.

Margaux DelGuidice-Calemmo

Mama, Librarian, Yoga Instructor, Writer

Lynbrook, USA

“Library = Life.” One of my high school students tattooed that beautiful piece of graffiti onto a desk in my school library. I could not have expressed my feelings about libraries any better than the thoughts released by an anonymous student. My whole life has been spent eating, breathing and (sometimes) sleeping in various types of libraries.

Currently, I am working as the school librarian in a suburban high school. On a daily basis I work collaboratively with teachers and administrators to help students build strong information literacy skills, by guiding and motivating them through the research process. In addition to arming students with the skills to discern quality information from disingenuous “fake news” sources, I am actively involved in the ongoing redesign of my library, ensuring that the space is aesthetically able to support research, collaboration, independent study and the integration of makerspace activities.

Outside of school libraries I have worked as a youth services librarian and as a professor of academic writing and research. A former contributing editor for Publishers Weekly, I coauthored the monthly Cut To The Core column and am co-author of the book, Make A Big Impact @ Your School Board Meeting. Library Journal has recognized me as a Mover and Shaker and I have been featured on PBS as an American Graduate Day Champion.

In 2019 I received my certification from Karma Kids Yoga. This exciting new path now allows me to help children and teens as a yoga instructor and mindfulness teacher. Who knows what the rest of my journey will bring!

Interests

On Social Media

The Break Room

Jul 17, 2020 9 months ago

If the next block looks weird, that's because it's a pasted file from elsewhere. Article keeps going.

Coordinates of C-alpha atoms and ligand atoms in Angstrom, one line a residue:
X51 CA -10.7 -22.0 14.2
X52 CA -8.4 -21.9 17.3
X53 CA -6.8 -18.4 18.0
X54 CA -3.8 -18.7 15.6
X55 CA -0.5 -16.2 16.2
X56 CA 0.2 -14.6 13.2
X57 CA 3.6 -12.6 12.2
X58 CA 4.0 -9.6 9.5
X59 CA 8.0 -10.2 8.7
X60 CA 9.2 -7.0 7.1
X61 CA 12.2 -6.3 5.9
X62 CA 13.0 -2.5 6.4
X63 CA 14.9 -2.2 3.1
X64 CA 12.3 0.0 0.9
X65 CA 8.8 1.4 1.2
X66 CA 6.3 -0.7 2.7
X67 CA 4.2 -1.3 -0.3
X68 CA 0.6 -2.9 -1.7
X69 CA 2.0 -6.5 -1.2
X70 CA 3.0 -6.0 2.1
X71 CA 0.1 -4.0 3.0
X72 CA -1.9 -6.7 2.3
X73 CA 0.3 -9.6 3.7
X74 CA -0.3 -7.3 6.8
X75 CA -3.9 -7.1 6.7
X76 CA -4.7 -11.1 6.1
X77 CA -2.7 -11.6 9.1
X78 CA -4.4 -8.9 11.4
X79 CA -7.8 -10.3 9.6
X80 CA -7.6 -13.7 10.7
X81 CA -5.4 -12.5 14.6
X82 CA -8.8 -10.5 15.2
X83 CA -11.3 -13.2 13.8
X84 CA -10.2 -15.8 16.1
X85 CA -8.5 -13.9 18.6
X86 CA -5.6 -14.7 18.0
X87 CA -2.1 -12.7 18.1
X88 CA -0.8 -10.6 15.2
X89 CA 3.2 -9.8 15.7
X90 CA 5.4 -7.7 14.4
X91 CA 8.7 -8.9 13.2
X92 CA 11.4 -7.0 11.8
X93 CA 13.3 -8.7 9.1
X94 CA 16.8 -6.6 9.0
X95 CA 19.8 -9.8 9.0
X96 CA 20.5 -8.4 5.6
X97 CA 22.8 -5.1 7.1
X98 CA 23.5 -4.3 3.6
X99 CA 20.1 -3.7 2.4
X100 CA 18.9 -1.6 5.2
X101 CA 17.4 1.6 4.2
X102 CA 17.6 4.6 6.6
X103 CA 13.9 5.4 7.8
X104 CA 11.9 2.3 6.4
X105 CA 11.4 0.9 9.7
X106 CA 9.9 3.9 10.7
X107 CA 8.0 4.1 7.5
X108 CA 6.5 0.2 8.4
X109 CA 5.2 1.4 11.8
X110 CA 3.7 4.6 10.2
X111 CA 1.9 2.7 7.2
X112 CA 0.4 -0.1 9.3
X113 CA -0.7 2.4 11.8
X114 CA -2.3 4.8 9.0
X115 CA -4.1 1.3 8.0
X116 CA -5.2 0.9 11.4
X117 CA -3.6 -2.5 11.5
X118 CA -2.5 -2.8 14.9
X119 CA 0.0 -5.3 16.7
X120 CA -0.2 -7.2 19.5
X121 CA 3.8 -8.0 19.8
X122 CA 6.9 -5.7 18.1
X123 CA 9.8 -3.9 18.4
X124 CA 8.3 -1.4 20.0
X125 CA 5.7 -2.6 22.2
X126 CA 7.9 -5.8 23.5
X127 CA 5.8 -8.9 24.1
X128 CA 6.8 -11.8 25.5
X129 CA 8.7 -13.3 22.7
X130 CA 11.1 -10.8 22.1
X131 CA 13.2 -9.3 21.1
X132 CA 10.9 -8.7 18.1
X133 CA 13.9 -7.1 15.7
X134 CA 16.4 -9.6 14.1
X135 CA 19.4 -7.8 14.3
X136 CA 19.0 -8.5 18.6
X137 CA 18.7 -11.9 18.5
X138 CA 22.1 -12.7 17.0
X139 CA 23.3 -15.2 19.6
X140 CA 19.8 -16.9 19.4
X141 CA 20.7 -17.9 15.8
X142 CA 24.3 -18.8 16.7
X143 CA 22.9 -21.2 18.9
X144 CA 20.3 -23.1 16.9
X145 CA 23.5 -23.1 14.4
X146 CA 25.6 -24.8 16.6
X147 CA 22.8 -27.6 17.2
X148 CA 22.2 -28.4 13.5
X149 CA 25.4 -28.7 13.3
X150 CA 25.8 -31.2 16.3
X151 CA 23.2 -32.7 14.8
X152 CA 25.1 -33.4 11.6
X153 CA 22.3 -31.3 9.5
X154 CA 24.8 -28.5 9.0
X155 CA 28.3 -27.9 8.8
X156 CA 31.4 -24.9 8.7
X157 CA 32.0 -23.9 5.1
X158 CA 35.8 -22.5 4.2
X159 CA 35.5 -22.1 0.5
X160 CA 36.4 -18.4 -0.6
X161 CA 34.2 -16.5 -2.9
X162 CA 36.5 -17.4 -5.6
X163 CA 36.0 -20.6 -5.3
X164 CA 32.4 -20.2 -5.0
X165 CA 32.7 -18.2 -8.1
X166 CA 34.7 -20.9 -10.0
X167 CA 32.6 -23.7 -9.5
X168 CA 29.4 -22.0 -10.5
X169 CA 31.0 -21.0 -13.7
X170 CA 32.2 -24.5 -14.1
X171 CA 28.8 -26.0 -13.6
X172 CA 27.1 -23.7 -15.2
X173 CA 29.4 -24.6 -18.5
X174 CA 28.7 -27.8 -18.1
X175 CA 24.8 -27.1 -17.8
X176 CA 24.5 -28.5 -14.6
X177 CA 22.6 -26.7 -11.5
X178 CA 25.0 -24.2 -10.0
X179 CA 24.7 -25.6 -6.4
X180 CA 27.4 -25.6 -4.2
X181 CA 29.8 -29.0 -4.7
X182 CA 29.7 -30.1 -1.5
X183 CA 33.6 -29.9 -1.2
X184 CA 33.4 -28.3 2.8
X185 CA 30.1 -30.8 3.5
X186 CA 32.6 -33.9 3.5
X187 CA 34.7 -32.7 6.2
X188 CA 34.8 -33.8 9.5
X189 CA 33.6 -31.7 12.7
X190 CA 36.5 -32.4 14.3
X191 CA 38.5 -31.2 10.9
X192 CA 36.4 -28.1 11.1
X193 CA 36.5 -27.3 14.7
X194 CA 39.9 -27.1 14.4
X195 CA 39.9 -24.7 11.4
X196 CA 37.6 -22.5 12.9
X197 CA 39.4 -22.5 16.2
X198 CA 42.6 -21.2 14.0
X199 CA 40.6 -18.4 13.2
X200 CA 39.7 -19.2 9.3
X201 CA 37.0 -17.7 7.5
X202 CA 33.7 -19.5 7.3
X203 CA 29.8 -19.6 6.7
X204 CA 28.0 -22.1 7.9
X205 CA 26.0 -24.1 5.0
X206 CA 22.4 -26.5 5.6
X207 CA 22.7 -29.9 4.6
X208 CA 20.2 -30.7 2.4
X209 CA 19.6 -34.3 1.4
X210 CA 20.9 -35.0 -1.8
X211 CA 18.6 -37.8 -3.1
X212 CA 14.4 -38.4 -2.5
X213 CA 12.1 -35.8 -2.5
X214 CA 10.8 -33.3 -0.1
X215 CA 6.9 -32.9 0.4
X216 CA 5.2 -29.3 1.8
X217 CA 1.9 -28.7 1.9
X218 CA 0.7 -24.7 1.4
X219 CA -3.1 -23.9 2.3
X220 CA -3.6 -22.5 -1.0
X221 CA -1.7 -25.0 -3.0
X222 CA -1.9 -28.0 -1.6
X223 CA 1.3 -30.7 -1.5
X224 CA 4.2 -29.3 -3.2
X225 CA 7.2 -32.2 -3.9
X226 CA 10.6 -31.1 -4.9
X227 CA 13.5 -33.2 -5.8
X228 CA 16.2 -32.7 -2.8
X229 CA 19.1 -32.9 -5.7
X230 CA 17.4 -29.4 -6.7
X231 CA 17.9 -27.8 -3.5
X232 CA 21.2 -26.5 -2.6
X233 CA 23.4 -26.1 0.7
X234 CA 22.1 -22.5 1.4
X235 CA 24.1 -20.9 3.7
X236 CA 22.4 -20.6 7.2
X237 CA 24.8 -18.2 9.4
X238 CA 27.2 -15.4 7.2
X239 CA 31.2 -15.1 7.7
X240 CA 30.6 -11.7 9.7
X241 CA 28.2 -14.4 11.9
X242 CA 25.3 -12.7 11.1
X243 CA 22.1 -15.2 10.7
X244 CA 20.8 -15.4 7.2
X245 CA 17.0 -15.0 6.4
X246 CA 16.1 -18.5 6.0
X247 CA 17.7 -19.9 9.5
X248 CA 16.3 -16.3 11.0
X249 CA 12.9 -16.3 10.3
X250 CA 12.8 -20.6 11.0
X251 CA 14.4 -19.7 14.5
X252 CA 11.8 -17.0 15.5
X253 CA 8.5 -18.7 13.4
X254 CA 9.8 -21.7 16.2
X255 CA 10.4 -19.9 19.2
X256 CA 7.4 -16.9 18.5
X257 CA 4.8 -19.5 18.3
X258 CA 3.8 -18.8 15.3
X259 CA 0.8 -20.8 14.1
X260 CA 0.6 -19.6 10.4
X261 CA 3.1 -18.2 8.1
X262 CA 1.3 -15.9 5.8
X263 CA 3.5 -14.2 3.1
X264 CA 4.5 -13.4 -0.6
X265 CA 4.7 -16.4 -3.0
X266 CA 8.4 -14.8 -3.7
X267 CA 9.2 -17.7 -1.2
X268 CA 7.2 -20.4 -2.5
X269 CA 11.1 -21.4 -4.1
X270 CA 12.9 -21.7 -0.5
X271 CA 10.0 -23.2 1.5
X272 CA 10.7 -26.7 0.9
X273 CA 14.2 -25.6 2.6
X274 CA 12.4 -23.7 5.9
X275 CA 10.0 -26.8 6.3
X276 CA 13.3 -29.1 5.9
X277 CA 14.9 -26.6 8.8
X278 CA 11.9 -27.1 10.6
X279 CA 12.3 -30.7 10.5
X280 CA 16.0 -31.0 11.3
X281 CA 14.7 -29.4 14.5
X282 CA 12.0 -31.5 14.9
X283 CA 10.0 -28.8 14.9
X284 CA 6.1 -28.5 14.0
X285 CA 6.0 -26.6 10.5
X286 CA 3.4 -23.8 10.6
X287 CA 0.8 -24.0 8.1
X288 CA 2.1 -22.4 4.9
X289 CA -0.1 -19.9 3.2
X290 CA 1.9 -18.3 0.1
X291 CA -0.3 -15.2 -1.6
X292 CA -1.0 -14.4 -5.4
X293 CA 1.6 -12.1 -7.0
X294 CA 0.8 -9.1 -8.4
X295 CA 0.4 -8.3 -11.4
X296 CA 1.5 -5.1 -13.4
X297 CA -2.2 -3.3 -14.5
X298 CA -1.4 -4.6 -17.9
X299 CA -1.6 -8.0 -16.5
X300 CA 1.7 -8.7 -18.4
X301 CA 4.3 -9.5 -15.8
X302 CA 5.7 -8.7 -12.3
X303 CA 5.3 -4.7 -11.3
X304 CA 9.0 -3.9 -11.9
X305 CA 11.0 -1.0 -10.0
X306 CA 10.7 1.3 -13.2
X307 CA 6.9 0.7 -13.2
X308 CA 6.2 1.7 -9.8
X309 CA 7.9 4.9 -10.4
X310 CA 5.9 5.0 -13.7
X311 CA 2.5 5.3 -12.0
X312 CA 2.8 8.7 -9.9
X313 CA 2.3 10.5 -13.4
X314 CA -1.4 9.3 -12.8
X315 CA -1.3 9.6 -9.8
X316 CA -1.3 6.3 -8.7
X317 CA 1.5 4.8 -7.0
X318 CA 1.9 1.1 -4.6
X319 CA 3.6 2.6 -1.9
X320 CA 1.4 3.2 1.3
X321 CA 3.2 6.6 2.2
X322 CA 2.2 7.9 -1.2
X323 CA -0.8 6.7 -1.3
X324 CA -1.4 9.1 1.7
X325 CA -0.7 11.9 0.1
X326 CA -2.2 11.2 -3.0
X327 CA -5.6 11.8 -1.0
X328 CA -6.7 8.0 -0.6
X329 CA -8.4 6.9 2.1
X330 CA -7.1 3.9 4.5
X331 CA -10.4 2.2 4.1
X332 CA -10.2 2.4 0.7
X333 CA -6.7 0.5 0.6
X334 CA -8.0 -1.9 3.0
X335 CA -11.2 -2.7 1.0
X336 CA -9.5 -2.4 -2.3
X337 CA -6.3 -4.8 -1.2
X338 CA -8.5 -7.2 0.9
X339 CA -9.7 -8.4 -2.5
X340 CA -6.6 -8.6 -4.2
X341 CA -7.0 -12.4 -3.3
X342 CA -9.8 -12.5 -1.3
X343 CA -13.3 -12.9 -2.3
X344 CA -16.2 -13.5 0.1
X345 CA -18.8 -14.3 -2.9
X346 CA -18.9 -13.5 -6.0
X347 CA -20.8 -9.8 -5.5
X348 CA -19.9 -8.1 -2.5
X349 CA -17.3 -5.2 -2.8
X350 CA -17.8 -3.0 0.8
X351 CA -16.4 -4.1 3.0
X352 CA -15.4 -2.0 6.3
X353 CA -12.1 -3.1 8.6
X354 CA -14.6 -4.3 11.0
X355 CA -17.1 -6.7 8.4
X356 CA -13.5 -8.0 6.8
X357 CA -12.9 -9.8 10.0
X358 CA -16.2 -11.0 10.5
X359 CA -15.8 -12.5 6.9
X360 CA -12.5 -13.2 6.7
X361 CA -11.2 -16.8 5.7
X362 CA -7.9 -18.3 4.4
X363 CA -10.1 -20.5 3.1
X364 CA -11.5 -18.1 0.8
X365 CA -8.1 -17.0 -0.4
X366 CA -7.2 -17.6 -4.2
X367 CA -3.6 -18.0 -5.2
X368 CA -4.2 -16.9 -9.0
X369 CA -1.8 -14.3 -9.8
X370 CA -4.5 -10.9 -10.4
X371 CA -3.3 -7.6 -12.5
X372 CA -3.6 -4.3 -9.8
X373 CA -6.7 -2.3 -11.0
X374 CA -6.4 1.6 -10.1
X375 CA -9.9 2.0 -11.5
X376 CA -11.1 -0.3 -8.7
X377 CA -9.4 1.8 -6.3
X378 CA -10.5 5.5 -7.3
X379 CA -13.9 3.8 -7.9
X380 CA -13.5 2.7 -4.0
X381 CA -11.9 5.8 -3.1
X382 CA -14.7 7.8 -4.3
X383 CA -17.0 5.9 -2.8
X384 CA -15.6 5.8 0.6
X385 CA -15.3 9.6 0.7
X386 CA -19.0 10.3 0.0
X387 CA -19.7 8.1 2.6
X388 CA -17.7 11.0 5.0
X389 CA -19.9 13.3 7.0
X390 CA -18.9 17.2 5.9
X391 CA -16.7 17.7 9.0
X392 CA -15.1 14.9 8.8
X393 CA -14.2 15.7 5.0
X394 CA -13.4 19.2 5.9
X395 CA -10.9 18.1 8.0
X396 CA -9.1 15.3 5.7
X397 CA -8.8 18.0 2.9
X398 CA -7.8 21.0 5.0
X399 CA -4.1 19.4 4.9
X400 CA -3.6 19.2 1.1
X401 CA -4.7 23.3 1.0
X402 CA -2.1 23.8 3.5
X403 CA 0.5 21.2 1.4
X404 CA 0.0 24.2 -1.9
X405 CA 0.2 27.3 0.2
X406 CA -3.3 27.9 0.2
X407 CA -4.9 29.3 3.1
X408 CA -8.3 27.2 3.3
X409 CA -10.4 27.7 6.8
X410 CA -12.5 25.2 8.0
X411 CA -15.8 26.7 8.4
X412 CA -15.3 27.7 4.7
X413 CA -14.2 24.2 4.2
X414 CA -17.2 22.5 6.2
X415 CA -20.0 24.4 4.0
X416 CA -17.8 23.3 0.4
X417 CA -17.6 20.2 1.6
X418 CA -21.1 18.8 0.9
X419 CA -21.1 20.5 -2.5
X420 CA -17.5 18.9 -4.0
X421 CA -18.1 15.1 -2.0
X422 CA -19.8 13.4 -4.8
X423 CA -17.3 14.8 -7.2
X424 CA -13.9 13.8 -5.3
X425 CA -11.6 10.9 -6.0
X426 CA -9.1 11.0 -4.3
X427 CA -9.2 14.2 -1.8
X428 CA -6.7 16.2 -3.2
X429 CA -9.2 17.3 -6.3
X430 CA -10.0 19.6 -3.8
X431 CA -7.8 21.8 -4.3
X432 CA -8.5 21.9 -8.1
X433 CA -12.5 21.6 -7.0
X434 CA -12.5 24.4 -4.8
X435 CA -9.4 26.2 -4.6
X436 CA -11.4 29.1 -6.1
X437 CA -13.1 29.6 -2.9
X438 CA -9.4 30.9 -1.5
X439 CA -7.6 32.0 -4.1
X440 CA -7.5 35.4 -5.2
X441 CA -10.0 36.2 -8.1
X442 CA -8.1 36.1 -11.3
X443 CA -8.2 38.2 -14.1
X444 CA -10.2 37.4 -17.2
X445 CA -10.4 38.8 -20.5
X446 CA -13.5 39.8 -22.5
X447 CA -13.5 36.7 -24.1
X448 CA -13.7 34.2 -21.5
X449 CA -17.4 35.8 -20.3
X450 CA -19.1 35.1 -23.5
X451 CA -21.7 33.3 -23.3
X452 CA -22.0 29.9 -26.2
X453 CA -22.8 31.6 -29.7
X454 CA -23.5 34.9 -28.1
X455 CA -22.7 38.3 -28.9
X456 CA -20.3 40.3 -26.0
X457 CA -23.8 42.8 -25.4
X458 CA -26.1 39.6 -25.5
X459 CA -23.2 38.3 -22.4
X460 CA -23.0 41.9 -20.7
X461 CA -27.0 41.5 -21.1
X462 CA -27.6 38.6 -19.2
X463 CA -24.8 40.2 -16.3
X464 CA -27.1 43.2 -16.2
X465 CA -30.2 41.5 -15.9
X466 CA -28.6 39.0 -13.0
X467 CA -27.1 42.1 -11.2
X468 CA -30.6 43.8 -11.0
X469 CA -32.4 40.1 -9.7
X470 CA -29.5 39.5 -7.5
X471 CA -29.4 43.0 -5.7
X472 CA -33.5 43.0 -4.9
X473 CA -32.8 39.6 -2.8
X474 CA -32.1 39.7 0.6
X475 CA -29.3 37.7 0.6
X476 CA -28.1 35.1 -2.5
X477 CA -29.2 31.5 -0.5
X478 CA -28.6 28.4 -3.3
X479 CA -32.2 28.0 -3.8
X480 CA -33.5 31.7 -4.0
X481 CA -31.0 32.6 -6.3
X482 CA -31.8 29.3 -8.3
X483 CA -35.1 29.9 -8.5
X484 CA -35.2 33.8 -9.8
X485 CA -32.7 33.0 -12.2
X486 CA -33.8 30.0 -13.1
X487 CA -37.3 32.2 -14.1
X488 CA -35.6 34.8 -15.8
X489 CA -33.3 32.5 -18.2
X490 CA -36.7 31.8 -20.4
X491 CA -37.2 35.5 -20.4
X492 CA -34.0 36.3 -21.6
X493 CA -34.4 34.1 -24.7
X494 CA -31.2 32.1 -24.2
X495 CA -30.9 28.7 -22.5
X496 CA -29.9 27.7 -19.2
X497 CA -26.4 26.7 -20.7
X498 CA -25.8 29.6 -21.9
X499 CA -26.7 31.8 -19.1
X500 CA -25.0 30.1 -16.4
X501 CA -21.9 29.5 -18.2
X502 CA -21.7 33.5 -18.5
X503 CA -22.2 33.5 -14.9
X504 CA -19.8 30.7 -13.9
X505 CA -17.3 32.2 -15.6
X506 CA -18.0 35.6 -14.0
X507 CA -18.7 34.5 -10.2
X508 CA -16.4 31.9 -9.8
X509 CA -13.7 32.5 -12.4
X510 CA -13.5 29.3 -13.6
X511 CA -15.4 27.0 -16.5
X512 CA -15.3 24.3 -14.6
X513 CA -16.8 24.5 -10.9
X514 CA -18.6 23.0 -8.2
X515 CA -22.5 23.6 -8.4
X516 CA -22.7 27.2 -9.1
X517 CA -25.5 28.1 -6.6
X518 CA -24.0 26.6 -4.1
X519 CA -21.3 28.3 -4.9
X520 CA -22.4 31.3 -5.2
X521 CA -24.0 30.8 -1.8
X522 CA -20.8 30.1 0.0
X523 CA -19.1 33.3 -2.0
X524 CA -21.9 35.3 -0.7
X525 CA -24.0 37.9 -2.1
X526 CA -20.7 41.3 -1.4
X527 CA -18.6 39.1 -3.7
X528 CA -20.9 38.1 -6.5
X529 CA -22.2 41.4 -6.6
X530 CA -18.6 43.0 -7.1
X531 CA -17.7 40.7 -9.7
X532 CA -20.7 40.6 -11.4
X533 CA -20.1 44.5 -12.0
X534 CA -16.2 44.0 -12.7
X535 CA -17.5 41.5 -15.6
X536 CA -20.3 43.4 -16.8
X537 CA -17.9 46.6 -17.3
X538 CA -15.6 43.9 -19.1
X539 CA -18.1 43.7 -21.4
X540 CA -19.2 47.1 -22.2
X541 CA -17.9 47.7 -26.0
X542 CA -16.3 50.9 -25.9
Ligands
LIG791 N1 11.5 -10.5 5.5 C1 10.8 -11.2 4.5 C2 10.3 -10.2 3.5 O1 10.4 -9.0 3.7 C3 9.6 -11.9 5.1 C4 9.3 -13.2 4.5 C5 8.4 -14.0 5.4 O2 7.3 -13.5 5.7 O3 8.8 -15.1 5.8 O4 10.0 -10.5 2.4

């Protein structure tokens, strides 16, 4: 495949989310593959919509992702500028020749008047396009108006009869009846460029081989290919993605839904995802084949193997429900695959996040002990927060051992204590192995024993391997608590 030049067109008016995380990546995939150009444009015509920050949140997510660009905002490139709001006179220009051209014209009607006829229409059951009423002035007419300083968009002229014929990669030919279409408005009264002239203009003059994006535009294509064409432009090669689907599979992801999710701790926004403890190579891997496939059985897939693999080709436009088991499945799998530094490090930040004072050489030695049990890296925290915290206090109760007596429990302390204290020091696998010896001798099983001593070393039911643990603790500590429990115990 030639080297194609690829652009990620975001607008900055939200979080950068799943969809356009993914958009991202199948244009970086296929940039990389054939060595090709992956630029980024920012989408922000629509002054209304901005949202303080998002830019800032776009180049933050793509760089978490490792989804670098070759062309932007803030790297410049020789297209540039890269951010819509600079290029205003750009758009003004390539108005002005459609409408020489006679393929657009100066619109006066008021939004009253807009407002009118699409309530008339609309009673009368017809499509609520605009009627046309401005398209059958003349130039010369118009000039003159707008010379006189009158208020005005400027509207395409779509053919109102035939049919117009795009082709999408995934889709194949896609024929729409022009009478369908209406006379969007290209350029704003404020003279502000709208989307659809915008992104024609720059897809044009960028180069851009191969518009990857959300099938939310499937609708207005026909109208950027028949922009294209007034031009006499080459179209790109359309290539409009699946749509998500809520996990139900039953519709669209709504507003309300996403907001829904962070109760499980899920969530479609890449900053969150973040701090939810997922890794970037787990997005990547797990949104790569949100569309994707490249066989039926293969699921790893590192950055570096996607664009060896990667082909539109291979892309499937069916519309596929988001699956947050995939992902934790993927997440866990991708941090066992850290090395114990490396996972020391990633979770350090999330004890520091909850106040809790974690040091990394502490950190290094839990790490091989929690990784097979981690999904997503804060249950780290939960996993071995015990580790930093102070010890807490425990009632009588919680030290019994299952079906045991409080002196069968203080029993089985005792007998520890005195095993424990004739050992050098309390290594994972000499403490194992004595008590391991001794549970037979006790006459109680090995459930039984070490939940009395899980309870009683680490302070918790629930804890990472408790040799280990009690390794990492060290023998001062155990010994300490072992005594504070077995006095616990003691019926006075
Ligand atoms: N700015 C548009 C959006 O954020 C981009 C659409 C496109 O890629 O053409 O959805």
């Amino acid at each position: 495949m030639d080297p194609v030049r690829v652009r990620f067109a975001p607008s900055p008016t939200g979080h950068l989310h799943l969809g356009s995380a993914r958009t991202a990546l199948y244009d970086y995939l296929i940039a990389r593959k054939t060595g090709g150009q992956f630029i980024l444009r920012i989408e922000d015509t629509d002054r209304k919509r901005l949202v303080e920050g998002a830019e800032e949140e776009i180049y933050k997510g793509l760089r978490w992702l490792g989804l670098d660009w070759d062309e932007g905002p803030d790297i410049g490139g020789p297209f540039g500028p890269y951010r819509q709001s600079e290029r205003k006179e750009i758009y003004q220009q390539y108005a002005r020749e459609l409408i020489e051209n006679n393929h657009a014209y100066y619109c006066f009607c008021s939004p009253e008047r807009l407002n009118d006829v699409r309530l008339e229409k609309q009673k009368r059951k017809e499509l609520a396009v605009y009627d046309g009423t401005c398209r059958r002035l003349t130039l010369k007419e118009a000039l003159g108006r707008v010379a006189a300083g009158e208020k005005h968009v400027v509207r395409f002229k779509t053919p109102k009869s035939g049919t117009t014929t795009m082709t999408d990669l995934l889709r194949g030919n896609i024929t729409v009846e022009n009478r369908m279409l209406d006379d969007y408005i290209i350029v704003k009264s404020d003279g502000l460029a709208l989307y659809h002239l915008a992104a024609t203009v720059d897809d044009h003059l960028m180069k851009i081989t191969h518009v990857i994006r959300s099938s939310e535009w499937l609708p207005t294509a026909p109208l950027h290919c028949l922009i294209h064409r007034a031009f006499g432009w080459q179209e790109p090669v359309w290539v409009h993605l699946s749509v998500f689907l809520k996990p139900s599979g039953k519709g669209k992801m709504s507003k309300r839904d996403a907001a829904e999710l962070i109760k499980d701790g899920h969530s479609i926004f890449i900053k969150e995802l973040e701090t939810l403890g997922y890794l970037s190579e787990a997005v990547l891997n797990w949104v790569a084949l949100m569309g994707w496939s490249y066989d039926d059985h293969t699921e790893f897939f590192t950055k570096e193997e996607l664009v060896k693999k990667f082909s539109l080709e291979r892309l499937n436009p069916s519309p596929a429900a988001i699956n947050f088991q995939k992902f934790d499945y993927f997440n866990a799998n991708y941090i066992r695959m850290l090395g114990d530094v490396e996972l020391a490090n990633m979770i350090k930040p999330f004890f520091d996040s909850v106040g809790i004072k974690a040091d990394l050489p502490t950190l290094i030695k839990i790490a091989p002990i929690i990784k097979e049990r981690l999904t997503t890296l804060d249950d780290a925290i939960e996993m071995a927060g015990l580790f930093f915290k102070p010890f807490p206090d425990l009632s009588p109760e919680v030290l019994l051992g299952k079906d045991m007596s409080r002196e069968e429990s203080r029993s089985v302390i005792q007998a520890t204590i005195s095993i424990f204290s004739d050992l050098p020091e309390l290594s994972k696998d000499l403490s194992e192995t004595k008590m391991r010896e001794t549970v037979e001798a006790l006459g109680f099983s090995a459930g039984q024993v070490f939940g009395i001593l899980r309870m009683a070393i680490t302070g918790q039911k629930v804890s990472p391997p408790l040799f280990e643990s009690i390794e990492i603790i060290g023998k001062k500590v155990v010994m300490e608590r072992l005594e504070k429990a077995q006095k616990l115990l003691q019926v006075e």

Alice fiddled with the latch on her Coach key chain as she sat at her desk waiting for the phone to ring. Why she even bothered, was a whole other story. Of course no one was calling, it was 7 a.m. Everyone knew the corporate big wigs didn't roll out of their martini, steak and hooker fueled hangovers to lug their girth to work until at least 9 a.m. Plus, it was a Friday morning and everyone knew that Thursday nights were the new Saturdays. Still, she had to be there. She was the low girl on the totem pole in the sleek, shiny New Vision offices. Morning phone duty rotated once a month among the youngest assistants and even though she had some age on her colleagues, she was new at this job, having bounced around from temp agencies to sugar daddies throughout her twenties. Yawning loudly (because really, who was listening), she drained the last of her coffee. Last night was epic she thought, but having recently crested over the hill from 29 into 30 it was getting harder and harder to bounce back like she had in her younger years. Eyeing the empty coffee cup, her gaze wandered beyond her cubicle towards her manager's office and then down the hallway where the EVP of human resources enjoyed his pristine corner office digs. For once, she was not lusting after his river view. The break room was situated at the end of that hallway and she desperately craved another cup of coffee. Could she leave her post for no more than five minutes to brew some Green Mountain in the Keurig? It wasn't her grande-nonfat soy latte, but it would do the trick. Toying with the idea while absentmindedly twirling her frosted locks she attempted to distract herself from her exhaustion but it was too overwhelming. Glossing over the stacks of invoices waiting to be entered into a spreadsheet, she ignored the angel on her shoulder; that had morphed into the voice of her obnoxiously chipper millennial manager stressing just how important morning phone duty is. “The markets are open across the globe at all hours; it is pivotal that someone is there to field calls and direct any messages to the EVP as soon as possible...Your role, though small, keeps the company going…blah, blah, blah.” Looking at the devil and praying to the caffeine Gods she sprinted down the hallway. When she returned ten minutes later, having not anticipated a lack of non dairy milk products, she was already pondering her plans for that evening. It was only when she grabbed her phone to jump on Instagram that she noticed the red message light blinking aggressively on the master phone at her desk. She barely noticed as the coffee dripped over the invoices and down the edge of the table.